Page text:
Most adoptive families understand the importance of an adopted child maintaining a relationship with birth family. However, there are many instances when the adoptive family must make the difficult decision that severing or limiting contact is in the child’s best interests. If the lifestyle of the birth family or the choices they make are deemed detrimental to the well-being of the child, the adoptive parents must do what they feel is best for THEIR child. And that is the crux of the whole discussion.
Things to Consider about Open Adoption Agreements
Whether you are the one placing the child or the one adopting the child, there are a few things that you should consider. First, know your state’s adoption laws. It is important to ask your adoption professional what is to be expected because each state is so vastly different.
You should also make your expectations very clear when you are speaking about post-adoption contact with expectant parents. They have thoughts and concerns as well. Make sure you address their concerns clearly, but be willing to be flexible with what you will consider for post-adoption contact. It is important to not agree to something that makes you uncomfortable or that you feel is unrealistic.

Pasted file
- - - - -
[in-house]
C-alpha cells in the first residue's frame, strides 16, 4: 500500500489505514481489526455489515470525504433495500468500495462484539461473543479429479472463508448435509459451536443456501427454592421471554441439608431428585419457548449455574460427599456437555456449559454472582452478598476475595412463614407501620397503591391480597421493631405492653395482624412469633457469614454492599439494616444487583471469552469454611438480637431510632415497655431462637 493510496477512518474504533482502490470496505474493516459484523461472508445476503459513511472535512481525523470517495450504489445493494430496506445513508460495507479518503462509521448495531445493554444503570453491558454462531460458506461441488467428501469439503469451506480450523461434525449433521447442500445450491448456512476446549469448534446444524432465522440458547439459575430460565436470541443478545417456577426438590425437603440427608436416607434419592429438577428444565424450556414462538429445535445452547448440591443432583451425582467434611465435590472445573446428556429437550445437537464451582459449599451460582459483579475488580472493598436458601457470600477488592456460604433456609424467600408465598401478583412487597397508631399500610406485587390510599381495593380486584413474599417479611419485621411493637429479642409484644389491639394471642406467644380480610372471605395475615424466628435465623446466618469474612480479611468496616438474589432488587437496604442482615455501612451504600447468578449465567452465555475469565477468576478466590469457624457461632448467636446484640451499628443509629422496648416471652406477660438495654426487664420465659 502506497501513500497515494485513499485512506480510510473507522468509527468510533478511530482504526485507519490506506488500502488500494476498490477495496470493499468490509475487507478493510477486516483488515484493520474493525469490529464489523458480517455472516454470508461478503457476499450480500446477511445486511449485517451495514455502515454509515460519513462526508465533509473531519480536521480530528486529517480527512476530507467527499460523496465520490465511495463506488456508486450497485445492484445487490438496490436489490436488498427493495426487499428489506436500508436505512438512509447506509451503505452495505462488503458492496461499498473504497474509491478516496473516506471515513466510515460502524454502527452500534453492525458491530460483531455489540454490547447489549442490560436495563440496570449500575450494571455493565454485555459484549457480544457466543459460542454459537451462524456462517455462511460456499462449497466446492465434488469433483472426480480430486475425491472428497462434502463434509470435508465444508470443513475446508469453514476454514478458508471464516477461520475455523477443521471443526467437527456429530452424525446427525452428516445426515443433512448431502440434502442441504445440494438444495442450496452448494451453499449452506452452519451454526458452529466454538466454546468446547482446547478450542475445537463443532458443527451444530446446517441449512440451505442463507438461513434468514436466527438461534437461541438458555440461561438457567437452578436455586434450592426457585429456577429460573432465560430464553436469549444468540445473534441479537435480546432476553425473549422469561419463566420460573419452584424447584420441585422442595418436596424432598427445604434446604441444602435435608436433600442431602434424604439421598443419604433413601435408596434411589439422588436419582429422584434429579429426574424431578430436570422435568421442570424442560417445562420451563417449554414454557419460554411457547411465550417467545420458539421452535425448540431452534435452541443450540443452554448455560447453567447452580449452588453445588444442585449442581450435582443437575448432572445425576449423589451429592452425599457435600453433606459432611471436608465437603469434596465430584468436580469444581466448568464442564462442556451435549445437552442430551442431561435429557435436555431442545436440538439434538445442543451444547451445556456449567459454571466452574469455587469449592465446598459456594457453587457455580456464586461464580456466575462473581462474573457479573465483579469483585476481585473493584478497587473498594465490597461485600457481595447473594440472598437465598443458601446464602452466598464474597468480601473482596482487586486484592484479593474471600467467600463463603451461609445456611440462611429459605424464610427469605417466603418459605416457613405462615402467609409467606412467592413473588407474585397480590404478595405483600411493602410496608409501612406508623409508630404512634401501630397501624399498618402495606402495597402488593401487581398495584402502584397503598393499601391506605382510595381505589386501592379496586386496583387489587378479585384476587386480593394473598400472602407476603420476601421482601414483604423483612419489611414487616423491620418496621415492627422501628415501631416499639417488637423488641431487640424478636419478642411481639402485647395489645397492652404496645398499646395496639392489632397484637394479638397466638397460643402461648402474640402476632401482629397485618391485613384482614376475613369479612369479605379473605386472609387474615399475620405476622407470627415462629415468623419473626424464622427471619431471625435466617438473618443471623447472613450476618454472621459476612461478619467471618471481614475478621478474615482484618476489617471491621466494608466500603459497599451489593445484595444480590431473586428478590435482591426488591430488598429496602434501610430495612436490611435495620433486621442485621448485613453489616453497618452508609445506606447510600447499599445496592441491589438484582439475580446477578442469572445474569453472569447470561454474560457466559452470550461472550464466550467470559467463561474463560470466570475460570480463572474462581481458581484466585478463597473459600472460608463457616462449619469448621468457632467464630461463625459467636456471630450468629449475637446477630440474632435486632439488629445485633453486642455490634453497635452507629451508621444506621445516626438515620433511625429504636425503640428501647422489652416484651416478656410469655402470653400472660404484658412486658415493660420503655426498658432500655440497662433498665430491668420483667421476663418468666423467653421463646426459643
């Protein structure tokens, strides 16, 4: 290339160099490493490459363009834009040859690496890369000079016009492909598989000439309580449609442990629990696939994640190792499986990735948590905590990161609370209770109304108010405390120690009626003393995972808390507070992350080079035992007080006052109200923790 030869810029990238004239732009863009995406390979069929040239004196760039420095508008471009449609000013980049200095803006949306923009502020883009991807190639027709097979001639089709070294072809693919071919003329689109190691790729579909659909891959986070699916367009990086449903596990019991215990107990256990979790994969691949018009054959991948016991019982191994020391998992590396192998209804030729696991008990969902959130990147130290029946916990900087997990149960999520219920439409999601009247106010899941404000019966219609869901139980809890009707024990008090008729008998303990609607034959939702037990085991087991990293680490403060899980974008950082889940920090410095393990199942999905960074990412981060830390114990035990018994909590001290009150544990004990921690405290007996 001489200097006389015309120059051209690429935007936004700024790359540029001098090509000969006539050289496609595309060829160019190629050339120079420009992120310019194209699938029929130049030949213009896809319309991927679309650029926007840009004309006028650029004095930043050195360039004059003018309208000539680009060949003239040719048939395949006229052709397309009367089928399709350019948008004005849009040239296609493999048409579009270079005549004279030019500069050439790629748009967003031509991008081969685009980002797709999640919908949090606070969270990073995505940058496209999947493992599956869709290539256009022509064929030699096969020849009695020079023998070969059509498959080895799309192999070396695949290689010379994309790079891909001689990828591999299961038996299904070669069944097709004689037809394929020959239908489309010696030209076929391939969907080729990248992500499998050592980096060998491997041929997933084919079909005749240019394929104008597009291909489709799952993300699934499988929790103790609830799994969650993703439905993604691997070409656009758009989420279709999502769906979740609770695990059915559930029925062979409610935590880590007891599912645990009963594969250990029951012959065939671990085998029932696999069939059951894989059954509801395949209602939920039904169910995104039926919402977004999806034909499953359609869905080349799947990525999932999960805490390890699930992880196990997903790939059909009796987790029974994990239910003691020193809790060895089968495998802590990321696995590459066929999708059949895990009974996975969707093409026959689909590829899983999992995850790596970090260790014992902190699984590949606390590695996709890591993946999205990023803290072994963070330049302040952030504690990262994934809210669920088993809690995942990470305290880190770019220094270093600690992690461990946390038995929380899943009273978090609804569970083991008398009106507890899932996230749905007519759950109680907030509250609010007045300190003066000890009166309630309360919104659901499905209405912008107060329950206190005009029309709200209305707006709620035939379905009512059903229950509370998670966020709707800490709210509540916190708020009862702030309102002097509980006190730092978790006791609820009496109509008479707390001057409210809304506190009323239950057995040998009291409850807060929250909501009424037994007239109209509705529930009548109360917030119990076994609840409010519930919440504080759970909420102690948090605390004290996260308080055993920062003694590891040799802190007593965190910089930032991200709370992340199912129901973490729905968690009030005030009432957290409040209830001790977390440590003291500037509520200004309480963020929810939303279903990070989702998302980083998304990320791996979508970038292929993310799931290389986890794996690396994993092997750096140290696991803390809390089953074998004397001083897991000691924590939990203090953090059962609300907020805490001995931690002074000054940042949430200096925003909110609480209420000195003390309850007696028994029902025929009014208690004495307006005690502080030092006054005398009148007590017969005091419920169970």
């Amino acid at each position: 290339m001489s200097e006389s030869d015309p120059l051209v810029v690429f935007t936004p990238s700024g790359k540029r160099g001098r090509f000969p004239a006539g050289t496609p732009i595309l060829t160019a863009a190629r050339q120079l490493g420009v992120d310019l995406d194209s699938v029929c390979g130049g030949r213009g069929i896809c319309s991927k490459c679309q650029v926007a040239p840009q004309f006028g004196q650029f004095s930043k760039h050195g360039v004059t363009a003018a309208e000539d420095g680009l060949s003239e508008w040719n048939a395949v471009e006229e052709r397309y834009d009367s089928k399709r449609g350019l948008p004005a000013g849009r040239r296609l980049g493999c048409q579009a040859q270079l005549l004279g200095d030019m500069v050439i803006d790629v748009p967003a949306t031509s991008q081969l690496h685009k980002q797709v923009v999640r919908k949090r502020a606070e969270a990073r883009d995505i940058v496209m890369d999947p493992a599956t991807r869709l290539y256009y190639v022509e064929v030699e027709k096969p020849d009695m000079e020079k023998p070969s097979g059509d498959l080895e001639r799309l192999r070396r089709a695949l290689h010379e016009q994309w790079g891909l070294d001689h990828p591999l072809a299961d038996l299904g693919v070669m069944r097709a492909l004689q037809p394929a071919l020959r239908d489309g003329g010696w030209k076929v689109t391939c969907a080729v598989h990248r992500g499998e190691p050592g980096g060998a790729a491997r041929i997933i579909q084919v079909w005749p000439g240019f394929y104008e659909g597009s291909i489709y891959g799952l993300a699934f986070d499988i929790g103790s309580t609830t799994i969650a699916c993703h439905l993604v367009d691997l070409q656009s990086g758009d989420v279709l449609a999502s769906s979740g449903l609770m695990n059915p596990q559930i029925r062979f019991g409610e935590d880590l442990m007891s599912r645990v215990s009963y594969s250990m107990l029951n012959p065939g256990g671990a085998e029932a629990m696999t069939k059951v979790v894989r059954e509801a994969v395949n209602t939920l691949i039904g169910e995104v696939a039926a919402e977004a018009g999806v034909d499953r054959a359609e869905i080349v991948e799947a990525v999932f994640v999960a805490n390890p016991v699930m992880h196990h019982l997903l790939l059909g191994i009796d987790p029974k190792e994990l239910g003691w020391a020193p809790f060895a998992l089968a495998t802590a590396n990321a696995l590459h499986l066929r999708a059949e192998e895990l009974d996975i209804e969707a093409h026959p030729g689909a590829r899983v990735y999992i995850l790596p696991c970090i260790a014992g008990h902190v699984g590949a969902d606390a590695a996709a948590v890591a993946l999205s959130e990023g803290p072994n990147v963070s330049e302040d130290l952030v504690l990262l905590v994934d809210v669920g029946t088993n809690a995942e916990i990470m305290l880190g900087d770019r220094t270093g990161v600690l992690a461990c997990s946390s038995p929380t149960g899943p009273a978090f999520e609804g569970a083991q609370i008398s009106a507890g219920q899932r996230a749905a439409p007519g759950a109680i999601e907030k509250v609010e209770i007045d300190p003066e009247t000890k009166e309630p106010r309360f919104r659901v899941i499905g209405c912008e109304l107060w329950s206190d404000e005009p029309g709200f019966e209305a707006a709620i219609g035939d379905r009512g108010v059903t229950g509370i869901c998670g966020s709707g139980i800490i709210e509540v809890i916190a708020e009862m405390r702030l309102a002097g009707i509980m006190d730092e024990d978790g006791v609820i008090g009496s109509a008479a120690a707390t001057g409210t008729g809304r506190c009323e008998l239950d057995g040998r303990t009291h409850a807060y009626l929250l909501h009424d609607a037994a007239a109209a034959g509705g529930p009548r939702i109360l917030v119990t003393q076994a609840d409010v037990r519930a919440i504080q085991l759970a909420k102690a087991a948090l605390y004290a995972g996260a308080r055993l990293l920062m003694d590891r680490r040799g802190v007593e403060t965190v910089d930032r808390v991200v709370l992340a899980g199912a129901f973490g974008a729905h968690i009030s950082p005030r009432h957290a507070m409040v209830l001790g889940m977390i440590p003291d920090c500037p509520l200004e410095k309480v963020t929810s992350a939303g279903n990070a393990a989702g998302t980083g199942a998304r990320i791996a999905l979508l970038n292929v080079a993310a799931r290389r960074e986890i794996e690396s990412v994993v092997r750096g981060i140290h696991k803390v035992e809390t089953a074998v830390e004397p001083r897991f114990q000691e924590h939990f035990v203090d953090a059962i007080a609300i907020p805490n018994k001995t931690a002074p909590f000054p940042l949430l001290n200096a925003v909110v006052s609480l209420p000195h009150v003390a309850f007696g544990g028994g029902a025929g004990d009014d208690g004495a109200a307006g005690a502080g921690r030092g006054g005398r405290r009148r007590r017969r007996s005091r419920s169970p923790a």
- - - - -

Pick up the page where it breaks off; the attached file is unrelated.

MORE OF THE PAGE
More often than not, open adoption is considered to be in the best interest of the adoptive child. However, it is a situation that can be a fluid and that may change over time. Open adoptions may close, and closed adoptions may open. No matter what, you should endeavor to keep your end of the adoption agreement. Remember that these things are not done for your benefit, they are done for the benefit of your child. Sometimes it may seem like a terrible inconvenience to craft letters, print pictures, or even plan visits. While the legality of open adoption agreements has much room for interpretation, whatever you agreed to during the pre-placement talks, you are honor bound to keep them as long as the situation remains in the best interest of the child.
Through the above discussion, you can see why the answer to the question, “are adoption agreements legally enforceable?” is yes…and no. There is no black and white answer because there are no cookie cutter adoptions.
Virginia Spence and her husband Eric are parents to two awesome little boys who joined their family via domestic infant adoption. When she is not playing referee or engaged in tickle wars, Virginia can be found cleaning, reading, or drinking giant mugs of coffee. Virginia is passionate about advocating for life at all ages/stages and educating about adoption.